A circular orifice was created in the coronal portion of the acrylic pattern in a mesiodistal direction by means of a spherical carbide bur (No. 2; KG Sorensen) to allow for attachment of the tensile device. A graphite stick was then introduced into the orifice to maintain the integrity of the aperture during casting. The patterns were invested, cast in copper-aluminum alloy (Duracast MS; Odonto Comercial Importadora, São Paulo, Brazil) by the lost wax technique, and sandblasted with aluminum oxide particles (50 µm) under 2 bar for 10 s. The correct adaptation of the cast posts-and-cores to their respective specimens was confirmed by radiography prior to the luting procedures.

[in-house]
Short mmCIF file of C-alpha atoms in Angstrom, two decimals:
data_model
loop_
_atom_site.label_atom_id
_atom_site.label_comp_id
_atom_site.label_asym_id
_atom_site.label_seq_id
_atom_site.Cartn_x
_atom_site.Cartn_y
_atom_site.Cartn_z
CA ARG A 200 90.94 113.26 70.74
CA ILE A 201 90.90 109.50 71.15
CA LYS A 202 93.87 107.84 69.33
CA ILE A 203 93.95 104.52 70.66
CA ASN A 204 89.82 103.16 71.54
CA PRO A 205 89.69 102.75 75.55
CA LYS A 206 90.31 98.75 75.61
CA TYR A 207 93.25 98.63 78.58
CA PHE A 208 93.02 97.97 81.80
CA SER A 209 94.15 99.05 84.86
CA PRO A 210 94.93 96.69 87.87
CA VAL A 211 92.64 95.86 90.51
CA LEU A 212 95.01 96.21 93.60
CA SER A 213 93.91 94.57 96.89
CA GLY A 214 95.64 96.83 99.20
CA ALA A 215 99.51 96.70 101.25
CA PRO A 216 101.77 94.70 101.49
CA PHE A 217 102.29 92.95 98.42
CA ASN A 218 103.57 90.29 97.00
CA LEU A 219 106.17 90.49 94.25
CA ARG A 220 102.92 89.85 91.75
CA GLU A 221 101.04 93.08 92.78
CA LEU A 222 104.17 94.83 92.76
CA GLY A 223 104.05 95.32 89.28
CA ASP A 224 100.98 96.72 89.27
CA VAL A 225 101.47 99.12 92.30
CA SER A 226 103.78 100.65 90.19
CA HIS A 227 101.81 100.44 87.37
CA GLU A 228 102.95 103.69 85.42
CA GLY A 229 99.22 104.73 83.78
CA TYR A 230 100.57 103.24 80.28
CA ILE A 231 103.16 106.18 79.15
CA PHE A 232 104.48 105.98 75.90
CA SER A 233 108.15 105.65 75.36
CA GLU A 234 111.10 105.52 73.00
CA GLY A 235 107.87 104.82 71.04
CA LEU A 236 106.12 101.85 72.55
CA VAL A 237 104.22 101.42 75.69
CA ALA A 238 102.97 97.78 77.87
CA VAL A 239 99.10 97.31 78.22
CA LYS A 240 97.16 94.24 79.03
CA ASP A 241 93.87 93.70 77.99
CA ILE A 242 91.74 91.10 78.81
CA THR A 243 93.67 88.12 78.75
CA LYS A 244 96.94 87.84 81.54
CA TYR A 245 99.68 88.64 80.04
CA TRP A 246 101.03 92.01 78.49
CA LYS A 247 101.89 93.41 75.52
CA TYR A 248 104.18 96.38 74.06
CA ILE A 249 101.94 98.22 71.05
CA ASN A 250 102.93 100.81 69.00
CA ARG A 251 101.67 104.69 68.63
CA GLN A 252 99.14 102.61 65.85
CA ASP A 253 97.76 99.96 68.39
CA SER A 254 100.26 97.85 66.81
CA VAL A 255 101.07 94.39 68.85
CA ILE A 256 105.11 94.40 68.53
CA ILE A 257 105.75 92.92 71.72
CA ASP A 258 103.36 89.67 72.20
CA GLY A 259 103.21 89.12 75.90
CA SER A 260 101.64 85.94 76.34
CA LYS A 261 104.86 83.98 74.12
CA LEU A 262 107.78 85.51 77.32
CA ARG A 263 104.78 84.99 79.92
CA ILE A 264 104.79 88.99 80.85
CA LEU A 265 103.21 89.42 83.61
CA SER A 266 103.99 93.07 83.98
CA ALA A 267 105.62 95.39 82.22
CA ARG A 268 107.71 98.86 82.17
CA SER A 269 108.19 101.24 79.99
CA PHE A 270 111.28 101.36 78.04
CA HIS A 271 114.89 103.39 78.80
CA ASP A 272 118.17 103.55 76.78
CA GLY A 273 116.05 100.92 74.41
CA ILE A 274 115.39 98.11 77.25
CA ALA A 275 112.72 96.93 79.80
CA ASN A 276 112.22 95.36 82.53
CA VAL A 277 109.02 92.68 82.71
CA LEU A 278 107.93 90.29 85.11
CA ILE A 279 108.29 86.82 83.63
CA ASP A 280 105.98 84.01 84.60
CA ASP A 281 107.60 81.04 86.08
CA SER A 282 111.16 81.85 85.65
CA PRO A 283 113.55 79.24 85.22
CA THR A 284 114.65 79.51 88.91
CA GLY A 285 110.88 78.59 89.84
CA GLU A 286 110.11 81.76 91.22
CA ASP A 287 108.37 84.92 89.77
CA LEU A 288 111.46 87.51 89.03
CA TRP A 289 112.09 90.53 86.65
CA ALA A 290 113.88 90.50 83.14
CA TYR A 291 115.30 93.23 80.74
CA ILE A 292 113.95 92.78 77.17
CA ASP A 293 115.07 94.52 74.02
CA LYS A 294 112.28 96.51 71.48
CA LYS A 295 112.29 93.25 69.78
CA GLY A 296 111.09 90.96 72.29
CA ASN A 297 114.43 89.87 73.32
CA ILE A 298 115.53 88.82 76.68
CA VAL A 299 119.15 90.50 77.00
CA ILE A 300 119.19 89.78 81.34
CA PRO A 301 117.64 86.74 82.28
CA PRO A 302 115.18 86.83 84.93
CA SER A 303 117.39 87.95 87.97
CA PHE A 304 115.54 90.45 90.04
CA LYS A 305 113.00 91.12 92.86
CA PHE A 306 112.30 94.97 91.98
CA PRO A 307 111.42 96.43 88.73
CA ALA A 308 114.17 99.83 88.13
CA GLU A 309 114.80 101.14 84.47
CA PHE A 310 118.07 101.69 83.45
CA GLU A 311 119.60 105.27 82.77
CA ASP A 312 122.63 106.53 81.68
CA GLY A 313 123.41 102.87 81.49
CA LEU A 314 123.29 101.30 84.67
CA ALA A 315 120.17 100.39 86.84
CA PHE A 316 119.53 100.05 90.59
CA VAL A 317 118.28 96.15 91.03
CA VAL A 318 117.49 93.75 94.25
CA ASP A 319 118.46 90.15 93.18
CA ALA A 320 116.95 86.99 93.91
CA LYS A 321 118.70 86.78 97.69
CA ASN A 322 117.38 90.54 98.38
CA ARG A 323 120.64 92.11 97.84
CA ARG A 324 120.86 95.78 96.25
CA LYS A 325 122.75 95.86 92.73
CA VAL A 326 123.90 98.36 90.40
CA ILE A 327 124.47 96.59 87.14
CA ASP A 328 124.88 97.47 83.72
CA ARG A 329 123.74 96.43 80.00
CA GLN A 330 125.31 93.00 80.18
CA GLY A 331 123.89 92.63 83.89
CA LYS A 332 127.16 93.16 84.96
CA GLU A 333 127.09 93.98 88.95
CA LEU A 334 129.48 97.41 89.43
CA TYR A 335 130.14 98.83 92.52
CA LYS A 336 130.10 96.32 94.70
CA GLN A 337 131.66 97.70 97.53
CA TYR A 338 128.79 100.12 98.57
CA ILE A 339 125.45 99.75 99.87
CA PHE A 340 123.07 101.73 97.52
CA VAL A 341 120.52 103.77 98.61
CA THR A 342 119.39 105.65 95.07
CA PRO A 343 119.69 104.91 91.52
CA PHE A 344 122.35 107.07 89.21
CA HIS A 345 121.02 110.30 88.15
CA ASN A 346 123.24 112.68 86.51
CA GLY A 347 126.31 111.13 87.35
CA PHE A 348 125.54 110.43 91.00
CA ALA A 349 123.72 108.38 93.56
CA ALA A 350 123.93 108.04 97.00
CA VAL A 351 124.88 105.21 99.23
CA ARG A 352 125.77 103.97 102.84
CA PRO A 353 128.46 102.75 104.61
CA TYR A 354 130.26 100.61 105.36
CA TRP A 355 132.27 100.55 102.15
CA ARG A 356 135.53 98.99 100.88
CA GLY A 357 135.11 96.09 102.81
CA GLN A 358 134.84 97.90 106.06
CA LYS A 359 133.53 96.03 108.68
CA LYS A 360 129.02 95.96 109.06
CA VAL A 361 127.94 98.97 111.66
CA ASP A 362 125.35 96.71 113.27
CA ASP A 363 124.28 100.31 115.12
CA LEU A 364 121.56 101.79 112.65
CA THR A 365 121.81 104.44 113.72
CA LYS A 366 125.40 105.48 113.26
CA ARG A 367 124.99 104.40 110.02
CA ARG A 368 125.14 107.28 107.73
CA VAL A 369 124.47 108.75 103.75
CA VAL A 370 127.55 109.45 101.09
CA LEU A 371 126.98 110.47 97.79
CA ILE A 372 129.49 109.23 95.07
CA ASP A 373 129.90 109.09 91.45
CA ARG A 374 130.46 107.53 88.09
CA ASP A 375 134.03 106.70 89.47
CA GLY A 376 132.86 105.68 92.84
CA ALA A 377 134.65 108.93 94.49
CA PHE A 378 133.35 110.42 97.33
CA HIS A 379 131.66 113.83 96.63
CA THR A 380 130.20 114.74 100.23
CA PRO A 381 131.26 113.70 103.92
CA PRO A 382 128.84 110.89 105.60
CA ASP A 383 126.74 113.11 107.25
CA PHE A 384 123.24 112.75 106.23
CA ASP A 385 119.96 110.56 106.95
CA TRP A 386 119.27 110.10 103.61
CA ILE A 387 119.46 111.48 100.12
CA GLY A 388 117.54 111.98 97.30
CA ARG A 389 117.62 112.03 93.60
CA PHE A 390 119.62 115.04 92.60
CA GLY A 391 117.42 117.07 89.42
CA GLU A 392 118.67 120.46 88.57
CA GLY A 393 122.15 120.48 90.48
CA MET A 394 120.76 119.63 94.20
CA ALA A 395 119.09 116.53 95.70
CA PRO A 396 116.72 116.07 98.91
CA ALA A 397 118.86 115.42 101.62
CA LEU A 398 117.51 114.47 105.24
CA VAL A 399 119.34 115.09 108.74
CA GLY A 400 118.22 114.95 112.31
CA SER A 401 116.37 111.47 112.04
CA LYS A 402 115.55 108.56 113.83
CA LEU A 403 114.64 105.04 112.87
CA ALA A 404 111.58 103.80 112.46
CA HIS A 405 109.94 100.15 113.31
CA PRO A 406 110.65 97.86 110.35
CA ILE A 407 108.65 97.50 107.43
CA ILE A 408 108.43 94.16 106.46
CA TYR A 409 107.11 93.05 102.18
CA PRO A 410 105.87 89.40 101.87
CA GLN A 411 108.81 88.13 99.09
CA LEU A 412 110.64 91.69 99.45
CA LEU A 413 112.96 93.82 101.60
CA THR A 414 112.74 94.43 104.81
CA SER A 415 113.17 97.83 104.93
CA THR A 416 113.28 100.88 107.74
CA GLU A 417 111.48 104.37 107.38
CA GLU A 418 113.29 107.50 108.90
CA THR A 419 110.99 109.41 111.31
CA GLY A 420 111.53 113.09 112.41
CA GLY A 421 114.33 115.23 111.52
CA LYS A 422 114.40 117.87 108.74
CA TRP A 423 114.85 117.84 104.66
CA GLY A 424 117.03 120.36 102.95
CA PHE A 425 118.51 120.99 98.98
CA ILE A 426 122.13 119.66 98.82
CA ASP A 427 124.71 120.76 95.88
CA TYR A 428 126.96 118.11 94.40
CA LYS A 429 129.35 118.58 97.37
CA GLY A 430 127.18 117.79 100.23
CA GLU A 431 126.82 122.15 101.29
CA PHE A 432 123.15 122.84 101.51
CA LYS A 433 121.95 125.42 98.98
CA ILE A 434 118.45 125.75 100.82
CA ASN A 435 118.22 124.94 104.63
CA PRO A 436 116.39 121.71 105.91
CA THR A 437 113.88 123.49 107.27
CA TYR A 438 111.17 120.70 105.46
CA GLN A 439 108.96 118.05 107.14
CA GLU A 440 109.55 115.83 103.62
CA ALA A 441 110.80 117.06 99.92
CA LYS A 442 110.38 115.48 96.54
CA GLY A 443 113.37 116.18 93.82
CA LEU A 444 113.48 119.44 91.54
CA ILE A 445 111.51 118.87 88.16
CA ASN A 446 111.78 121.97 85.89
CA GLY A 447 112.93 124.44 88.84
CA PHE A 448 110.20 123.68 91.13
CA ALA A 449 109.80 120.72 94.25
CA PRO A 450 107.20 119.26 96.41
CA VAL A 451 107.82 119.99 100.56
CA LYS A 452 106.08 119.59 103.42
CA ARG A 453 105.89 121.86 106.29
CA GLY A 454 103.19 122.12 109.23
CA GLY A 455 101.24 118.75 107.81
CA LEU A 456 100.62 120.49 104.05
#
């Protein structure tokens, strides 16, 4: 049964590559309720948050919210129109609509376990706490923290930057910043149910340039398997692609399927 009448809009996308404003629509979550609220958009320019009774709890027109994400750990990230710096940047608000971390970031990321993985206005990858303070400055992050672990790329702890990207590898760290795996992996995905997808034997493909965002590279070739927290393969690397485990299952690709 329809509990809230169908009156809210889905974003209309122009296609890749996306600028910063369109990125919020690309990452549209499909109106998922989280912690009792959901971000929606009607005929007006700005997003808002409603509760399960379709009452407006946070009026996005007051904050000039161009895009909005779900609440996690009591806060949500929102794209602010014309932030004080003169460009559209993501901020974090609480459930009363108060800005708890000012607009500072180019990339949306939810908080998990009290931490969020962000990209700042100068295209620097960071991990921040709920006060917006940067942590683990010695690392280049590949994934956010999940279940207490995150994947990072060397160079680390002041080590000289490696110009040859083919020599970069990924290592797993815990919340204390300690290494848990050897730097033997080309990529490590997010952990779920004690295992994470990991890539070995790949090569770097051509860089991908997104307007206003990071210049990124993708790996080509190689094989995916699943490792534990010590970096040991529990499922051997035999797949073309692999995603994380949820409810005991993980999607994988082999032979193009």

The root canals were cleaned with distilled water and dried with absorbent paper points prior to cementation. The cast posts-and-cores were luted with zinc phosphate cement prepared according to the manufacturer's instructions (Zinc Cement; SS White, Rio de Janeiro, Brazil). The cement was applied over the cast post-and-core surfaces and inserted into the root canal by means of lentulo drills (Dentsply Malleifer). The retainers were then positioned in the root canals, and a constant load of 50 N was applied for 10 min in a static loading device with a 4-mm cylindrical point, to standardize the cement layer thickness. The specimens were randomly distributed among four groups (n = 12 each): GA, control (without core finishing); GB, GC, and GD, subjected to core finishing at 20 min, 60 min, and 24 h after cementation, respectively.